EFF in the News
“Apple’s security model depends on all of us knowing that Apple’s key is only used by Apple in its best judgment,” Nate Cardozo, staff attorney for the Electronic Frontier Foundation told WIRED recently. “And once that security model is broken, that’s sort of it. We can no longer assume that an over-the-air update to iOS isn’t compromised…. Apple being ordered to compromise their code-signing infrastructure undermines trust in the whole system.”
The American Civil Liberties Union and Electronic Frontier Foundation are among the groups preparing their own briefs in support of Apple. The EFF’s filing will argue that the government’s request amounts to a violation of the First Amendment.
“It’s well established that computer code is protected under the First Amendment,” EFF staff attorney Andrew Crocker said Thursday.
Jennifer Lynch, a senior staff attorney with the Electronic Frontier Foundation, said it was “reassuring” the Riverside wiretap numbers had normalized, but worried there is “no oversight” even for new eavesdropping orders. Almost all wiretaps are sealed, and are sometimes kept secret even from the suspects who are arrested as a result of the eavesdropping, Lynch said.
“We are reliant on the prosecutors and the law enforcement officers to do their jobs and the judges not to just stamp a signature on them, but without releasing these on a regular basis it’s hard to be satisfied that the system is operating the way it should be,” Lynch said.
The strategy's not without risk, however. Congress could pass a law that requires all manufacturers to include backdoors for law enforcement to access their devices. Nate Cardozo, staff attorney at the Electronic Frontier Foundation, said this eventuality is part of the FBI's plan in fighting the San Bernardino case in public. "The FBI kind of doesn't care if it loses this fight if it puts pressure on Congress," Cardozo told The Verge. "They can't lose."
“Authoritarian regimes around the world are salivating at the prospect of the FBI winning this order,” Nate Cardozo of the nonprofit Electronic Frontier Foundation said. “If Apple creates the master key that the FBI has demanded ... governments around the world are going to be demanding the same access.”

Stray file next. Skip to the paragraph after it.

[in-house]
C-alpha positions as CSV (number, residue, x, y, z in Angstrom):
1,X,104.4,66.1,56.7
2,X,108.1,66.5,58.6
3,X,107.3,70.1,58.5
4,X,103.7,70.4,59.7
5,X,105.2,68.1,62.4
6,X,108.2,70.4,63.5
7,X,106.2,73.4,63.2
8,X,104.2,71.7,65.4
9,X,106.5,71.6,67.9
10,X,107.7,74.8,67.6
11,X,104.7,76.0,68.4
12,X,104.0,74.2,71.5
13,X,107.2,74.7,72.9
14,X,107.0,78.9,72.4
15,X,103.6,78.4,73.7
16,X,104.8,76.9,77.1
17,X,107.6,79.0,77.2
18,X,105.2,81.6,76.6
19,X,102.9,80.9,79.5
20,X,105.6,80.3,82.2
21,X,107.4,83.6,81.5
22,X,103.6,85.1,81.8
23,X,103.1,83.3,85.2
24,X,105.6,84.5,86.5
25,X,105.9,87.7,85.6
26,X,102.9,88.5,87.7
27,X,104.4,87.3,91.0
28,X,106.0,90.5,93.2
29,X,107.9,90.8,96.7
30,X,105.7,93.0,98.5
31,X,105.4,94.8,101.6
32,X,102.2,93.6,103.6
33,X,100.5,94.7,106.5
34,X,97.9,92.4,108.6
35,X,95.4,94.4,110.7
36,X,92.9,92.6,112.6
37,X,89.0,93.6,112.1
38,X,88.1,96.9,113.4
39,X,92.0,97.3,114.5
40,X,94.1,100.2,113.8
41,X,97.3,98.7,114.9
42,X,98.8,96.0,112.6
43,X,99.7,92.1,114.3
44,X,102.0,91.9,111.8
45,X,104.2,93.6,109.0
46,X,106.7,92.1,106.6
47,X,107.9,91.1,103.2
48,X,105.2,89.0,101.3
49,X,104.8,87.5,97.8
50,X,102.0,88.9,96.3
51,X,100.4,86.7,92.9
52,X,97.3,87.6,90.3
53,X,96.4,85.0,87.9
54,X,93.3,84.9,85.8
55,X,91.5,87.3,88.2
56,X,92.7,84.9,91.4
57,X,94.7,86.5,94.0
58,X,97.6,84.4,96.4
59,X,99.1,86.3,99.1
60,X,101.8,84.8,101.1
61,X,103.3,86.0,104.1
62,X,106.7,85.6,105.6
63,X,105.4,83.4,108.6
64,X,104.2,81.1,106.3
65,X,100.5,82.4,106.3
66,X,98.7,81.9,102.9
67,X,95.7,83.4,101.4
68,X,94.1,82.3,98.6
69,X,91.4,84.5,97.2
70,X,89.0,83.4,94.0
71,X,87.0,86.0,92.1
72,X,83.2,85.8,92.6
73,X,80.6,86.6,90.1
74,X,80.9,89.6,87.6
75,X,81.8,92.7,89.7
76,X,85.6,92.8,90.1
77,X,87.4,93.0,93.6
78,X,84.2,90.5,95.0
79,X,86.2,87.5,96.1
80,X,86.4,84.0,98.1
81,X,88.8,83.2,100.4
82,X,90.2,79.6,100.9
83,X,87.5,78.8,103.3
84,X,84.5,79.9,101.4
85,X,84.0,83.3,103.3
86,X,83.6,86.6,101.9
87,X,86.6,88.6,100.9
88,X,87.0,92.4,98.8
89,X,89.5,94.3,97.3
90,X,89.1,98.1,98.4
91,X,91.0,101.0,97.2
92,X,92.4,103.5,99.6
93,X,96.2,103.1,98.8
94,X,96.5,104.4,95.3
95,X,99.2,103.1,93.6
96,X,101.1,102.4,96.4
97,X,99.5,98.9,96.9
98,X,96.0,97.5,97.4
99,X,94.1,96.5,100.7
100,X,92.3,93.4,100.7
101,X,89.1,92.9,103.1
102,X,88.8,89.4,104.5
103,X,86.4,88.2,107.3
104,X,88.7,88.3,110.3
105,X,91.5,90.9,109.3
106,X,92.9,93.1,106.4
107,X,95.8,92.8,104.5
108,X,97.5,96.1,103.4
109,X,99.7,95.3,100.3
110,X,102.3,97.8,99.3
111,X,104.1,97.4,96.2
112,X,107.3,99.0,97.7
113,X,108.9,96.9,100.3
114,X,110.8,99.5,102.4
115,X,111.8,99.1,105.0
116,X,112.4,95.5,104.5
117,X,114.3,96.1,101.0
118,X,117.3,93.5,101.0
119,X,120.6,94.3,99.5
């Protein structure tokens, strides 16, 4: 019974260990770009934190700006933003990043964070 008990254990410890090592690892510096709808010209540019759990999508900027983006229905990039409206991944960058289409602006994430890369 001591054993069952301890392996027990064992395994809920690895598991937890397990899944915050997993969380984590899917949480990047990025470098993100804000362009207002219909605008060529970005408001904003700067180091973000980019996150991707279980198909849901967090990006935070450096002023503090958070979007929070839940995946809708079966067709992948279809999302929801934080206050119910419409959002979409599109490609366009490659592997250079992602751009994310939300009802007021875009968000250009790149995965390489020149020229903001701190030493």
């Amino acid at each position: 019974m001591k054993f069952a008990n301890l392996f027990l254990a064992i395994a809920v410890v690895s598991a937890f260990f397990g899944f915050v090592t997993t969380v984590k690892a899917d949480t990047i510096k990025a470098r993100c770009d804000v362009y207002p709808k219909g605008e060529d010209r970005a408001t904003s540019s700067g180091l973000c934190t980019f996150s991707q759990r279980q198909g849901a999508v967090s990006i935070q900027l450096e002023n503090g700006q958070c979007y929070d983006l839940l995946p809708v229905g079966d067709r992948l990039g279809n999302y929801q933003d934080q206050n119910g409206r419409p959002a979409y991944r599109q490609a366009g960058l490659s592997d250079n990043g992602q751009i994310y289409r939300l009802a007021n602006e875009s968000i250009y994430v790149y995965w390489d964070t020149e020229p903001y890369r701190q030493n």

“Even if the FBI loses this case, what they have won is ammunition,” says Nate Cardozo, staff attorney at the Electronic Frontier Foundation in San Francisco. “They will take that loss to Congress, to say ‘we need to mandate back doors by law.'”
An attorney for the Electronic Frontier Foundation is highly critical of how wiretapping is approved and conducted in the county and elsewhere.
The EFF's Jennifer Lynch is among the critics who point to what they call a lack of transparency, oversight and accountability.
"I think a real question here is were the wiretaps issued lawfully, and that is hard question to find an answer to, because most wiretap orders are sealed. That points to a larger problem in our system where these orders are sealed, and they remain sealed, and they're kept from the public, and they're kept from defense attorneys and judges," said Lynch.
Lynch believes more transparency would lead to less wiretapping, and said wiretap orders should be required to be unsealed automatically after a certain period of time.
She also says law enforcement should be required to prove why certain orders should not be unsealed in certain cases.
Chelsea Manning's helpers write, "Citing potential copyright infringement, the Army censored materials on prison censorship from the Electronic Frontier Foundation that were sent to Chelsea by one of her volunteers."
Shahid Buttar, Director of Grassroots advocacy at the Electronic Frontier Foundation
Susan Hennessey, fellow in national security in governance at the Brookings Institution and a former attorney in the Office of General Counsel of the National Security Agency; she also is managing editor of the LawFare Blog, which focuses on national security issues
Several years ago, Joseph Bonneau, a Stanford post-doctoral researcher and a technology fellow with the Electronic Frontier Foundation, obtained samples of password frequency from Yahoo. He was able to publish some aggregate statistics, but Yahoo wouldn't let him publicly share the raw data because of potential privacy concerns.
"Here was this data that was incredibly useful to people like me, but we couldn't get access to it," Blocki said.
So Blocki, Datta and Bonneau created a new algorithm to add just enough distortion to the frequency lists to make them useless to hackers, but still enable researchers to see the high-level patterns they seek in the data.
Their algorithm is based on a powerful differentially private tool called the exponential mechanism, which introduces minimal distortion but is not computationally efficient in general. By exploiting the inherent mathematical structure of a password frequency list, the researchers were able to develop a computationally efficient version of the exponential mechanism tailored to the lists.
"With our new approach, we can provide precise guarantees about privacy," Bonneau said. "I hope this convinces more organizations to share data publicly about passwords and potentially other data that might be useful for security."